Carthon went on to tell a story about his involvement in the selection of Elijah Mitchell in the 2020 NFL Draft. He detailed how the choice came together as a result of combining the advanced metrics with what they saw on tape. It was a draft-day audible that secured them a player who helped them tremendously on their playoff run that season.
This was one of the highlights of the presser, so if you only watch one of the embedded videos in this article, make it this one.
There was one question that wasn’t answered by Titans brass on Friday, and it wasn’t for lack of asking.
Carthon was asked multiple times about the division of power between the GM, Head Coach, and Owner moving forward. Multiple times, he avoided answering the question.
“I don’t think that matters. Because I think the word that matters here is ‘Collaborating’.
I think all that that comes down to, in my opinion, is a matter of ego. Mike and I, we’re here to work together. And we’re gonna bring the people in here that we see fit. And we’re not gonna see it the same way all the time, but we’ll have the mutual respect to work through that.”Ran Carthon, General Manager of the Tennessee Titans
The obfuscation from Carthon continued each time he was asked, always referring back to the buzzword that has followed him around ever since it was reported he got the job: Collaboration.
The conversation sparked by Amy Adams Strunk’s odd choice to fire Jon Robinson in the middle of the season, as well as the speculation that Mike Vrabel might be interested in more organizational power beyond his typical coaching duties, were not rendered unfounded by this press conference.
Carthon said it himself: Strunk brought him in to be a collaborator. It has become painfully clear in recent weeks just how much Jon Robinson failed to meet Strunk’s expectations on this front. The question remains, however: will Vrabel have more say in roster construction now?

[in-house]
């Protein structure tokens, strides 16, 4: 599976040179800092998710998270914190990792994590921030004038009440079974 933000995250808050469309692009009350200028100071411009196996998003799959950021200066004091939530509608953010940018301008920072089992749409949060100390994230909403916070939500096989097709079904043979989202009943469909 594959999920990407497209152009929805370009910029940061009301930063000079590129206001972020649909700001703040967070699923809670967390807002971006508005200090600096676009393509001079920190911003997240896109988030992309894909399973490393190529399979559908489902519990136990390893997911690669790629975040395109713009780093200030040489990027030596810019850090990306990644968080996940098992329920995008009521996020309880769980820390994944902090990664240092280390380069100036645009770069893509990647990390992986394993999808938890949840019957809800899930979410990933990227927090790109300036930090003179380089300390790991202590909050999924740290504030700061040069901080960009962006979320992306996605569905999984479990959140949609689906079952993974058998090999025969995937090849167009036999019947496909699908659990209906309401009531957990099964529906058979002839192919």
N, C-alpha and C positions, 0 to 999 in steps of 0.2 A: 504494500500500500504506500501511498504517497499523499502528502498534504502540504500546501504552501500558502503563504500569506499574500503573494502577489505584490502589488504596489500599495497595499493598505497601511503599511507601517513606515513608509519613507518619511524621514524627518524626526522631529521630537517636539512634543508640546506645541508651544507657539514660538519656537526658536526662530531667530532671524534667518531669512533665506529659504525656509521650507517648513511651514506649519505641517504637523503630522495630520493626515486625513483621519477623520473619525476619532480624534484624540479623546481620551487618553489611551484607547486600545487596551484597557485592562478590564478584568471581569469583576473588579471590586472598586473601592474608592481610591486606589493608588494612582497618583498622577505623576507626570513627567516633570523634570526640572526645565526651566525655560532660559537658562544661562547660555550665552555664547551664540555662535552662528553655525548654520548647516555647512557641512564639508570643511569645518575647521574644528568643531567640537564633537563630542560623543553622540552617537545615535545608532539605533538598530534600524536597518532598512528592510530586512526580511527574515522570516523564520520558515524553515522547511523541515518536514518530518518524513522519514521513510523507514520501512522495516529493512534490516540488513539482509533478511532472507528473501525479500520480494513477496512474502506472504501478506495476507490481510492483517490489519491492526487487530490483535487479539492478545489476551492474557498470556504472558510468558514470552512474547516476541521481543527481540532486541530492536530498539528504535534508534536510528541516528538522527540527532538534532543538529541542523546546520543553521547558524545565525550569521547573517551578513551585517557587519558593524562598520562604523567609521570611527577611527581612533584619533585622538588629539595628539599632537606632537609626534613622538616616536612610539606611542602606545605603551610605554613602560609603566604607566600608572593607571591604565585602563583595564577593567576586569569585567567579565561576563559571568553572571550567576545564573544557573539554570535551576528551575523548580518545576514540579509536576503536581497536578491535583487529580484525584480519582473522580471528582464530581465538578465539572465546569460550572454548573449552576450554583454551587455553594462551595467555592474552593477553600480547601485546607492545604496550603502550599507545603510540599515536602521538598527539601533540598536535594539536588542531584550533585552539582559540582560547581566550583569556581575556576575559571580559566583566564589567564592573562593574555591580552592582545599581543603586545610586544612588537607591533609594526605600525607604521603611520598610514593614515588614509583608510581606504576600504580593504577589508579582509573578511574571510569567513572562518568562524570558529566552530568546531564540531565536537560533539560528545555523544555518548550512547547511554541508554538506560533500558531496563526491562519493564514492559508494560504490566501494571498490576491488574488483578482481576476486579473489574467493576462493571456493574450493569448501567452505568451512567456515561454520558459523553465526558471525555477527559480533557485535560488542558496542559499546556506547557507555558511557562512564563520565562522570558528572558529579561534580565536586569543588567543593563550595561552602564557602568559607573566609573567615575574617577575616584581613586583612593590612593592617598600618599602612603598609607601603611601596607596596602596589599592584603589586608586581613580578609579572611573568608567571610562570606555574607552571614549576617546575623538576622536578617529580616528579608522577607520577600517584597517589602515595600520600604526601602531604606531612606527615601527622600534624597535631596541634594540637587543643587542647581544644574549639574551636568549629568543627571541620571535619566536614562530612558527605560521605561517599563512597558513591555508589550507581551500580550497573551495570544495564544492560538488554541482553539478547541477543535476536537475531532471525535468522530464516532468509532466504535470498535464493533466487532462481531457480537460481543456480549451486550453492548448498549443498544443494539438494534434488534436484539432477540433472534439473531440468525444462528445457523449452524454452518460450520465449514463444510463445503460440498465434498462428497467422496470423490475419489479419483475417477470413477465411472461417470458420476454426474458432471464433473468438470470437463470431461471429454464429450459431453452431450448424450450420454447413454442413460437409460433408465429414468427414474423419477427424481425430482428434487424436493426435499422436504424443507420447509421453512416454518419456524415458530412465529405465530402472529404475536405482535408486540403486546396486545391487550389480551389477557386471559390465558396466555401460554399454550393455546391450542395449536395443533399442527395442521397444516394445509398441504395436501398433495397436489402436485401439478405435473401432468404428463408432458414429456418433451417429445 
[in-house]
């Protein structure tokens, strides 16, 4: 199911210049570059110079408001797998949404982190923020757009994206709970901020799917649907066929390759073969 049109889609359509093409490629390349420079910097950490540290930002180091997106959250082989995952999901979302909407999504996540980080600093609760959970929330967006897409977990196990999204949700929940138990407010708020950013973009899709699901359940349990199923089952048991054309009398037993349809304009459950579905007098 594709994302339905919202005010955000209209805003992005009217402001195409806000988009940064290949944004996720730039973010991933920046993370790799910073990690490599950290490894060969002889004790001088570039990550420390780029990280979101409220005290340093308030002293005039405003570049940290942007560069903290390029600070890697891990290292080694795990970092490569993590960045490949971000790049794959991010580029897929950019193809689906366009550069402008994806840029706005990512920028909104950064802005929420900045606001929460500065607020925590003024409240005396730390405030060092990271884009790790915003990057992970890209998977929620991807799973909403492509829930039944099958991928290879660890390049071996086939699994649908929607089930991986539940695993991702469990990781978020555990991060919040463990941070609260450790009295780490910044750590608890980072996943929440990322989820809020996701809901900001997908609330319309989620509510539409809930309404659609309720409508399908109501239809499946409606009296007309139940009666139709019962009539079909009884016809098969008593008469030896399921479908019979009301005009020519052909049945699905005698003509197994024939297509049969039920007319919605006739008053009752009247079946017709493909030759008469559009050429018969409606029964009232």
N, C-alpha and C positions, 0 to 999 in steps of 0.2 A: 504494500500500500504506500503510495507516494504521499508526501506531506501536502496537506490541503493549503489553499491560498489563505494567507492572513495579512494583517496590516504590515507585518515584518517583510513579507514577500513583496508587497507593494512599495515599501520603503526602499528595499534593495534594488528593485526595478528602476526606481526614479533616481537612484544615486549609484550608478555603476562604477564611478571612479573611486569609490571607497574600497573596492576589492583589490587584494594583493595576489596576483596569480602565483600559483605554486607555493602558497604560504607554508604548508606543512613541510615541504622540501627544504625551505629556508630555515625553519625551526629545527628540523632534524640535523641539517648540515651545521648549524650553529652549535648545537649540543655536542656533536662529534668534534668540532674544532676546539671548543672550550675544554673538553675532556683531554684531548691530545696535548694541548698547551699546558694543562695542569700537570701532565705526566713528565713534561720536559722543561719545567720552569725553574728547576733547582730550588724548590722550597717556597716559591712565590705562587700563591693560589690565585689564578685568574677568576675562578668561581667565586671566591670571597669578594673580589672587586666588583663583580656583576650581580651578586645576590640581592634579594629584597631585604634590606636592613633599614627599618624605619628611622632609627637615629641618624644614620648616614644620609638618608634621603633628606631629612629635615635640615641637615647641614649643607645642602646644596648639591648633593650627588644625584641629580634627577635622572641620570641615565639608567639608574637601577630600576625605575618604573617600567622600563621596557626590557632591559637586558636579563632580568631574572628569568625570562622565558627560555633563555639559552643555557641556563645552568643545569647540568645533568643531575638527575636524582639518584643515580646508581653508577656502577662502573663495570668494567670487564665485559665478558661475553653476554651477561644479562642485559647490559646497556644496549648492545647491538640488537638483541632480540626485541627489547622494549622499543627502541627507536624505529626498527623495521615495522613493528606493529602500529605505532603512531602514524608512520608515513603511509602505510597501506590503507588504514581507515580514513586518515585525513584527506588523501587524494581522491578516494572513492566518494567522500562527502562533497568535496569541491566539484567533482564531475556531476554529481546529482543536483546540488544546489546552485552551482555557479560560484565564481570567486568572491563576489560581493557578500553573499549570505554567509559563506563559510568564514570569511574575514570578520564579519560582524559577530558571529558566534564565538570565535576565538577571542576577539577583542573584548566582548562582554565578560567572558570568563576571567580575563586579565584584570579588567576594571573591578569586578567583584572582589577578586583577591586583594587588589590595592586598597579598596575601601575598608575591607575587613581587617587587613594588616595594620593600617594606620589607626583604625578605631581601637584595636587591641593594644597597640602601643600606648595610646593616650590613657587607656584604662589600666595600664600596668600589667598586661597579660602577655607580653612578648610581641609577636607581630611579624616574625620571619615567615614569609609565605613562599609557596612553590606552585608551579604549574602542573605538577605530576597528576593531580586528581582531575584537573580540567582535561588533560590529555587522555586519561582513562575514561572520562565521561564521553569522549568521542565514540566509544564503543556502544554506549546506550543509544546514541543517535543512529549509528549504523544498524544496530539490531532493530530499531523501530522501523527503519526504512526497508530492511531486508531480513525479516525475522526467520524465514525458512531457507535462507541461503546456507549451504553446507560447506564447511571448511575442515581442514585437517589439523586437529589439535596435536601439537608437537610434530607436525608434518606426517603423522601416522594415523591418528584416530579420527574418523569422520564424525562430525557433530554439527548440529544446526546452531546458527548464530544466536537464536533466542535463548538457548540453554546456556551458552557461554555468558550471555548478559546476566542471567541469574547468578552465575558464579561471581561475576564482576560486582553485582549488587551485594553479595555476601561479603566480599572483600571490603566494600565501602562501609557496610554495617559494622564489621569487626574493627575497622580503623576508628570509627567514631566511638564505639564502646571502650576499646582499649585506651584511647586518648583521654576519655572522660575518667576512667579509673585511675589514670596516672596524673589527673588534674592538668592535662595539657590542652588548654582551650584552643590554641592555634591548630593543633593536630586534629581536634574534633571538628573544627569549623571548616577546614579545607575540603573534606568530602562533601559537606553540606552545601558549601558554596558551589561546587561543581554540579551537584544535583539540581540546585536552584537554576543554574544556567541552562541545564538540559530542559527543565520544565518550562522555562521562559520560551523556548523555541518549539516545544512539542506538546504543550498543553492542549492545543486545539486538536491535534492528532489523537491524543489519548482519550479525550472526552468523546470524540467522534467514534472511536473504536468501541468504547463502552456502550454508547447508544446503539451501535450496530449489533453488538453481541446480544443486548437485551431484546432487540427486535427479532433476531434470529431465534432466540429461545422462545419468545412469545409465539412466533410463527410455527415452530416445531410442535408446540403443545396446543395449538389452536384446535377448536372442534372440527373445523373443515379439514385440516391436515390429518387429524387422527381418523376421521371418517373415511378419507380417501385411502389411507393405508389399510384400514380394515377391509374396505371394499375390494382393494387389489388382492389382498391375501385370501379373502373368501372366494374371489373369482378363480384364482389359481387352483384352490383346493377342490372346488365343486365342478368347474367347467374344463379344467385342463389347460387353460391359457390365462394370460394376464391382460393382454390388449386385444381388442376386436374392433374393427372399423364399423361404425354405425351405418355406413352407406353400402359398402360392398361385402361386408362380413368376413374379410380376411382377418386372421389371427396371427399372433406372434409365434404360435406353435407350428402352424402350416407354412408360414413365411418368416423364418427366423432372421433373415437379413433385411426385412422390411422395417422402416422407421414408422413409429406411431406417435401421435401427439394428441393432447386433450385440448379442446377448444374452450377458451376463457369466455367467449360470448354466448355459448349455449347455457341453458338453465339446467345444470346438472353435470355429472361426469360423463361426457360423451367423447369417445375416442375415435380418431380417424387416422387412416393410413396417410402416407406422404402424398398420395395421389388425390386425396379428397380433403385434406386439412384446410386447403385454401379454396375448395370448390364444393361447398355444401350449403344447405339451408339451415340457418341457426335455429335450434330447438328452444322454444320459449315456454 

Well, Vrabel used to answer to Robinson. Now, according to the Strunk, both Carthon and Vrabel will answer to her. The power dynamic has shifted. For the Tennessee Titans, Head Coach and GM are now peers; coworkers; equals. So it’s reasonable to assume that, yes, Mike Vrabel will have more say over who plays for his team in the future.
When asked about the identity of his new football team, Carthon praised the makeup and culture of the Titans:
“…how hard and how tough this team is, how hard they play… I think the team has been made in the image of our head coach. Mike is a tough guy, works hard… I think the team is build in his image and in what Mike beleives in.
And like I said before, our core fondations of football come from the same tree, and I beleive in those.”Ran Carthon, General Manager of the Tennessee Titans
Then came the looming question of injuries. The Titans’ new General Manager was asked for his thoughts on the unbelievable rash of injuries the Titans have suffered the past two seasons, and whether he plans to try anything new to limit that.
His response was that football is a violent sport and that at the end of the day, there is no way to keep everyone healthy. He is aware of the issues, however, and plans to explore every option.
Carthon knows a thing or two about a backbreaking number of injuries on a roster. San Francisco is among the only other teams in the league in recent years to experience seasons as injury-riddled as the Titans have.
Finally, Carthon gave an answer on his level of familiarity with the Titans roster already:
“I have a solid baseline of the team. That’s a part of the interview process, right, you can’t go in there and try to fake your way through the job because Mrs. Amy’s gonna ask the questions and she knows the answers. So I feel good about my knowledge of the roster.”Ran Carthon, General Manager of the Tennessee Titans
He went on to detail the importance of knowing the person as well as he knows the player, which was another highlight from the conference:
…but again, that’s tape. I want to know the people… that’s were Vrabes and I already spoke, he was giving me a little insight on the people, so I think that’s just as important.
…we all have a way of seeing these players as players twenty four hours a day, when in actuality they’re only players when they’re in the building. So I think it’s just as important to know the people just as well as you know the player.”Ran Carthon, General Manager of the Tennessee Titans
Once the conference ended, Carthon was joined by Strunk and Vrabel for photos before he and his family left. According to Vrabel, the next stop was the indoor practice field to “go play in the bubble” with Carthon’s kids.
Ran Carthon’s introductory press conference embodied everything Amy Adams Strunk and her franchise aim to represent: family, collaboration, and winning.
Easton Freeze is the Director of Published Content at Broadway Sports Media, covering the Titans and the NFL